A. PIK3CA mRNA expression was significantly up-regulated in the established epithelial ovarian cancer cell lines (n = 15) compared with primary cultured ovarian surface epithelial cells (n = 6, p = 0.041). mRNA expression was measured by real-time RT-PCR. B. mRNA expression level of PIK3CA was significantly upregulated in ovarian cancer specimens compared with normal control ovarian epithelium. Normal ovarian epithelium was isolated by laser-capture microdissection. There was no further significant increase of PIK3CA mRNA expression after malignant transformation among different stages of ovarian cancer.

doi:10.1371/journal.pone.0004295.g001
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Figure 2. High p110α expression was detected in early malignant transformed human ovarian surface epithelium.

p110α expression was detected by immunohistochemical staining. A. High p110α expression was detected in early malignant transformed human ovarian surface epithelium (100X). B. High magnification of A (400X).

doi:10.1371/journal.pone.0004295.g002

Generation of transgenic mice expressing activated PIK3CA in the Müllerian epithelium

To investigate the role of PIK3CA in malignant transformation of the OSE in vivo, we generated transgenic mice in which activated PIK3CA was specifically overexpressed in the Müllerian epithelium of the female reproductive tract including OSE. In this model, we used the Müllerian epithelium specific promoter, Müllerian inhibiting substance type II receptor promoter (MISIIR) [36], [37], [38], [39], to drive expression of the murine PIK3CA (Figure 3). In the male animal, Müllerian inhibiting substance (MIS) is secreted from Sertoli cells of the developing testes and stimulates the regression of the Mullerian duct. Testosterone is also secreted from the developing testes and induces the differentiation of the Wolffian duct into the secondary structures of the male reproductive tract. In the absence of MIS in the developing female embryo, the Mullerian duct differentiates into the secondary structures of the female reproductive tract [36], [37], [38], [39]. Expression of the MISIIR has been reported to be restricted to mesenchymal cells surrounding the Mullerian duct during embryogenesis, tubular and follicular structures of fetal gonads, Sertoli and Leydig cells of adult testis, and granulosa cells of adult ovary [36], [37], [38], [39]. Above information provides a possible strategy to develop a transgenic model of ovarian carcinoma [39]. Using this promoter, Connolly et al. have successfully developed the very first ovarian cancer transgenic models that develop ovarian carcinomas with metastatic spread to peritoneal organs [39]. In addition, increasing evidence indicates that PIK3CA is activated in a large percentage of human ovarian cancer patients [25], [27], [35]. Therefore, we generated the activating mutation by addition of the avian src myristoylation sequence (MGSSKSKPK) at the N-terminus of the wild type of murine PIK3CA to constitutively activate PI3-kinase pathway in vivo. To demonstrate that our transgenic construct was able to constitutively activate PI3-kinase pathway, we transient transfected myr-PIK3CA, wt-PIK3CA and control vectors to ovarian cancer cell line 2008. 48 hrs of post-transfection, the transfected cells were cultured in low serum overnight. Protein and total RNA were isolated from cells. Real-time RT-PCR demonstrated that cells from wt-PIK3CA and myr-PIK3CA transfections were expressed similar levels of PIK3CA mRNA, which was about 11.5-fold higher comparing to cells from control vector transfection. Total and phosphate AKT, the downstream molecule of PI3-kinase pathway, were examined by western blot. Figure 4 showed that myr-PIK3CA was able to constitutively activate AKT in low serum condition (1%) compared with wt-PIK3CA and control transfection.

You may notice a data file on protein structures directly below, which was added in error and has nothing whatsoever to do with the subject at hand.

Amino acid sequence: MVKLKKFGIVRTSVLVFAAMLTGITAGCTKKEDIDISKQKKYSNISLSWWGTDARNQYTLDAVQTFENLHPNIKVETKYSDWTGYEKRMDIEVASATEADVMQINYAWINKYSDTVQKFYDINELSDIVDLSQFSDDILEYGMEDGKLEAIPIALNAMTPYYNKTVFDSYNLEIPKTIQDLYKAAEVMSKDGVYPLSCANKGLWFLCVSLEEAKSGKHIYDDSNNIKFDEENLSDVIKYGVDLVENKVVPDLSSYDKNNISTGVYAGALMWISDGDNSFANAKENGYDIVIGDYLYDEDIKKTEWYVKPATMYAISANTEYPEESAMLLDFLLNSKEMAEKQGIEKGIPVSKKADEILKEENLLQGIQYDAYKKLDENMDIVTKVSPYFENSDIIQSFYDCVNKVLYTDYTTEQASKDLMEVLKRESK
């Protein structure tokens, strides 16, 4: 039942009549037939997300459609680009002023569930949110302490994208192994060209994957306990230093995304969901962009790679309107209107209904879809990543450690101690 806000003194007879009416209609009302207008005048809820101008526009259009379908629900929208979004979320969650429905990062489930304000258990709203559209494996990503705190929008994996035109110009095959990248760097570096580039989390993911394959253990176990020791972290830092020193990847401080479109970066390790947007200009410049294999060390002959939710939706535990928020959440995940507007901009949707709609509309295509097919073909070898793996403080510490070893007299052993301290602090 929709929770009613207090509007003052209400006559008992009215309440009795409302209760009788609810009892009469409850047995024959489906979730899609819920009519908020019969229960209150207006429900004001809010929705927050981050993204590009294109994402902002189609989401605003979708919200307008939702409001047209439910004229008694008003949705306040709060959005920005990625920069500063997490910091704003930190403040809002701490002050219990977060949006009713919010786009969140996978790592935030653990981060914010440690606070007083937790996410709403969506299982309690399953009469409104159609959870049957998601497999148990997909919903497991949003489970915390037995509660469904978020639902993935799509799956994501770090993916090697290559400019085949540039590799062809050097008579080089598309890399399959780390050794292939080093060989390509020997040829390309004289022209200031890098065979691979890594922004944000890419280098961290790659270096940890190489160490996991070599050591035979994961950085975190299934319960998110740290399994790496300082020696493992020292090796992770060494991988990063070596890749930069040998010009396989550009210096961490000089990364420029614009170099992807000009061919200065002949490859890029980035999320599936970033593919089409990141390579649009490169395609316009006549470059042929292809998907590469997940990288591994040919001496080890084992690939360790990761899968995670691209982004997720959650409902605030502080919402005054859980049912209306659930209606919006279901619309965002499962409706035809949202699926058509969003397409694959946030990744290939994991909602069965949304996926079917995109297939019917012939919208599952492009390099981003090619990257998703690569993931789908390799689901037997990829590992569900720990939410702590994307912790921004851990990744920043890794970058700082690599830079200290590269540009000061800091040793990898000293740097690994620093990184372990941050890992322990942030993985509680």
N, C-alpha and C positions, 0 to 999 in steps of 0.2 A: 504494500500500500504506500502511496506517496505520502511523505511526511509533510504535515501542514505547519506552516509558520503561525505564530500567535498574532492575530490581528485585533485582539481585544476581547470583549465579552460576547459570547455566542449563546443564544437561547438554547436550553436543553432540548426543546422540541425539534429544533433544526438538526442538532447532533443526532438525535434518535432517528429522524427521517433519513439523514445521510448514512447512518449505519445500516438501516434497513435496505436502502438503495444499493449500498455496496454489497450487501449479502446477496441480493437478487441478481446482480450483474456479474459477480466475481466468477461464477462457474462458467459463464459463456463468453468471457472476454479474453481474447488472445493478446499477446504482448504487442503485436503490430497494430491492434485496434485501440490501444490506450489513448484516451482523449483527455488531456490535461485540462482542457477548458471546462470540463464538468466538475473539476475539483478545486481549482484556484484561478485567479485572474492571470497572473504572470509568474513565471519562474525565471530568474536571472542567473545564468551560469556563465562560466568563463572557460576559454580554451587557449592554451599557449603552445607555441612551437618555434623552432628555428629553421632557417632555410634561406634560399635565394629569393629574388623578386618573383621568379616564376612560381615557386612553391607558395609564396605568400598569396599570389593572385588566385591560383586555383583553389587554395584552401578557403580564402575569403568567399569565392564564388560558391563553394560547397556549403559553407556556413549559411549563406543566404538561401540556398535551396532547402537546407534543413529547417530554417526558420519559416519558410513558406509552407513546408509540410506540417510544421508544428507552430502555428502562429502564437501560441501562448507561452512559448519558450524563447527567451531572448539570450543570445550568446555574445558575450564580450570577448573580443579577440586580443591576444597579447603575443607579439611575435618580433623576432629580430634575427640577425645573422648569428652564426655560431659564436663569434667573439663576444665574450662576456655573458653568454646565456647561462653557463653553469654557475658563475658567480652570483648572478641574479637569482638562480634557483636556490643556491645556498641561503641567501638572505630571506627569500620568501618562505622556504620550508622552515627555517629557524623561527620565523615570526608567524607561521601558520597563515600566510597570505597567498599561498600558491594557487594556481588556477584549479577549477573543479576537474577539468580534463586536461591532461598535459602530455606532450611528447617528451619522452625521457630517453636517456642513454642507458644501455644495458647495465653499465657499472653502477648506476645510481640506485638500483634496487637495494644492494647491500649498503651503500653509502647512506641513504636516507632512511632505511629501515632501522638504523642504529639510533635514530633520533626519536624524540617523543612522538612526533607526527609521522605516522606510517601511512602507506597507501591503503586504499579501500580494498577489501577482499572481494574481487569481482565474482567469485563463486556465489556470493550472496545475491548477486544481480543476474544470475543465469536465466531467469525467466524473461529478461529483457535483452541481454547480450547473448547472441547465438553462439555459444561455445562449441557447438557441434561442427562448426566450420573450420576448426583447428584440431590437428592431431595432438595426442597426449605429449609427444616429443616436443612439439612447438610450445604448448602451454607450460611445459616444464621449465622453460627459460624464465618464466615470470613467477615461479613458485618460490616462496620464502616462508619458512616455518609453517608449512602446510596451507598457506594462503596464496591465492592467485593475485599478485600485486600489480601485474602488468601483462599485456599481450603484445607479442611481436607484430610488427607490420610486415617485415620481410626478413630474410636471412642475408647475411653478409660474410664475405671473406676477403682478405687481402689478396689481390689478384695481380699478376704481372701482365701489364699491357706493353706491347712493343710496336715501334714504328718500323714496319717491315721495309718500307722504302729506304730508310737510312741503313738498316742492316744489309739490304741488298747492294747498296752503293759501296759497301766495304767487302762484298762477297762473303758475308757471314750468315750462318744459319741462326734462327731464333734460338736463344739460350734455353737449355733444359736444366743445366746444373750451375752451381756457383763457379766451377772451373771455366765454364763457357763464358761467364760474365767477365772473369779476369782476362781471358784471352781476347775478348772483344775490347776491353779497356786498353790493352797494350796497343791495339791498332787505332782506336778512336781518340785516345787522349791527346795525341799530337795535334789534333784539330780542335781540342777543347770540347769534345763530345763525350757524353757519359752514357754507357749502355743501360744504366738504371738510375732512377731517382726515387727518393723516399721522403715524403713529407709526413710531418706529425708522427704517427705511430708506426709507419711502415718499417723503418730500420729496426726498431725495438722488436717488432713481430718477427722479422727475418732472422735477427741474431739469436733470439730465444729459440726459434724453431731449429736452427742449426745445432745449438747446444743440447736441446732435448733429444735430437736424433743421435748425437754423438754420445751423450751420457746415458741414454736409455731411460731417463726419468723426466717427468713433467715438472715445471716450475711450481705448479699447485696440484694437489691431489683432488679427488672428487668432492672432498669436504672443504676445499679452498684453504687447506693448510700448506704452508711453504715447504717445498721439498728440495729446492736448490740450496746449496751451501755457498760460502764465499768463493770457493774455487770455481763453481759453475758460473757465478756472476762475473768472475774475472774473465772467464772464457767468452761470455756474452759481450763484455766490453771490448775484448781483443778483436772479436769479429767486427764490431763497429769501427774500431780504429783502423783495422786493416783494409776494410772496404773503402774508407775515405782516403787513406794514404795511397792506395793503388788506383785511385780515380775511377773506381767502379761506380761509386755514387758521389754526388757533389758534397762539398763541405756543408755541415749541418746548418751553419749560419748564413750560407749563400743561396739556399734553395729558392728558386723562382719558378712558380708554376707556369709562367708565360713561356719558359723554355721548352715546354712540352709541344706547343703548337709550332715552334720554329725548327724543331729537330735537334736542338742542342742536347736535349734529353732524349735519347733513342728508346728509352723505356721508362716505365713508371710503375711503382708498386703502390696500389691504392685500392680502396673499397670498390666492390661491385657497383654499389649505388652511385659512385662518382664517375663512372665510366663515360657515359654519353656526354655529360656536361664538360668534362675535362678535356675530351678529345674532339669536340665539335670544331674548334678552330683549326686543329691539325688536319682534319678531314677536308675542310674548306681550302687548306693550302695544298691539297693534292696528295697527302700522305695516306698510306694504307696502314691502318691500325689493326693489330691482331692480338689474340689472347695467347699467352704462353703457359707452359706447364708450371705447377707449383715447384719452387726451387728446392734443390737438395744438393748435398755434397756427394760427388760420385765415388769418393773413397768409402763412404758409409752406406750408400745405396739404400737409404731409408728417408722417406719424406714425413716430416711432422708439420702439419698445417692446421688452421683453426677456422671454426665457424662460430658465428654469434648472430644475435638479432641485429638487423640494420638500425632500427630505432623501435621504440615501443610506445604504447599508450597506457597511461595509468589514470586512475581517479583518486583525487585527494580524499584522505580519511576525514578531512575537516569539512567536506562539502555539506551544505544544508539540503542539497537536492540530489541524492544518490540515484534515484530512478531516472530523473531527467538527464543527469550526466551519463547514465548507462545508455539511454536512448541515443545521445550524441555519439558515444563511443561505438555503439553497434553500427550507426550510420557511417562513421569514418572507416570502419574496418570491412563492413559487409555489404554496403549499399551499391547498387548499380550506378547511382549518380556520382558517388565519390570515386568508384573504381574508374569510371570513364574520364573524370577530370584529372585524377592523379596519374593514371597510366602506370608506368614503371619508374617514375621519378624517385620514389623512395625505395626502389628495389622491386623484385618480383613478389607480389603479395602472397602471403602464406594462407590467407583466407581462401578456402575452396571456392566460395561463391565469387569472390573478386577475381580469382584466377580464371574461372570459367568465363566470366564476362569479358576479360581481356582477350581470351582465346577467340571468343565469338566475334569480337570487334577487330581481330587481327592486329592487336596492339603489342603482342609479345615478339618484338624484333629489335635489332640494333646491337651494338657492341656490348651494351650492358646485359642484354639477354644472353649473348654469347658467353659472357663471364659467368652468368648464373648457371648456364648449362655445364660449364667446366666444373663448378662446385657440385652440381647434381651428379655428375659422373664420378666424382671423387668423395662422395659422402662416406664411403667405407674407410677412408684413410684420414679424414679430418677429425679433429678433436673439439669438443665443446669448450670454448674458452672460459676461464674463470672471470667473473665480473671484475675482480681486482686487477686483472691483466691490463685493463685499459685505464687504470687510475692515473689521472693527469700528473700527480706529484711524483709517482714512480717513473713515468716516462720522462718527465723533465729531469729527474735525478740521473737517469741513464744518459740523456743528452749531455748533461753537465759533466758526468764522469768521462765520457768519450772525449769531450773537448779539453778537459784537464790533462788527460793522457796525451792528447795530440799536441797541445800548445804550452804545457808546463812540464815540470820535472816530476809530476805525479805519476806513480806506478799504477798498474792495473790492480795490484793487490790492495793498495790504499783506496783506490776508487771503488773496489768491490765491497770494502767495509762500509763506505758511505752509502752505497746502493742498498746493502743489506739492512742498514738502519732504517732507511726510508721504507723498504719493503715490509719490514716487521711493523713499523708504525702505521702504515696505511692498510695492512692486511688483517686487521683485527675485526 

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Figure 3. The illustration of the construct that was used to generate transgenic mouse.

The arrows show two sets of the genotyping primers and one set of the RT-PCR primers.

doi:10.1371/journal.pone.0004295.g003
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Figure 4. myr-PKI3CA was able to active PI3-kinase pathway.

myr-PIK3CA, wt-PIK3CA and control vectors were transient transfected to ovarian cancer cell line 2008. 48 hrs of post-transfection, transfected cells were cultured in 1% serum over night. Total and phosphate AKT were detected by western blot.

doi:10.1371/journal.pone.0004295.g004

Twelve founder lines of MISIIR-PIK3CA transgenic (PIK3CA-Tg) mice were generated, in which the genomic integration of whole MISIIRpr-myrPIK3CA-IRES-GFP sequence was confirmed by two sets of genotyping primers (Figure 5A). Expression of the transgene mRNA (eGFP) was examined by RT-PCR in the samples from the female whole ovary of the genotype-positive mice. In three of the transgenic lines, the eGFP mRNA transcript was able to be detected in vivo (Figure 5B). Three founder PIK3CA-Tg lines (#6, #22 and #26), three control lines (genotype positive, eGFP mRNA negative #3, #12 and #44, Figure 5B) and wild type mice (genotype negative mice) were used for further studies.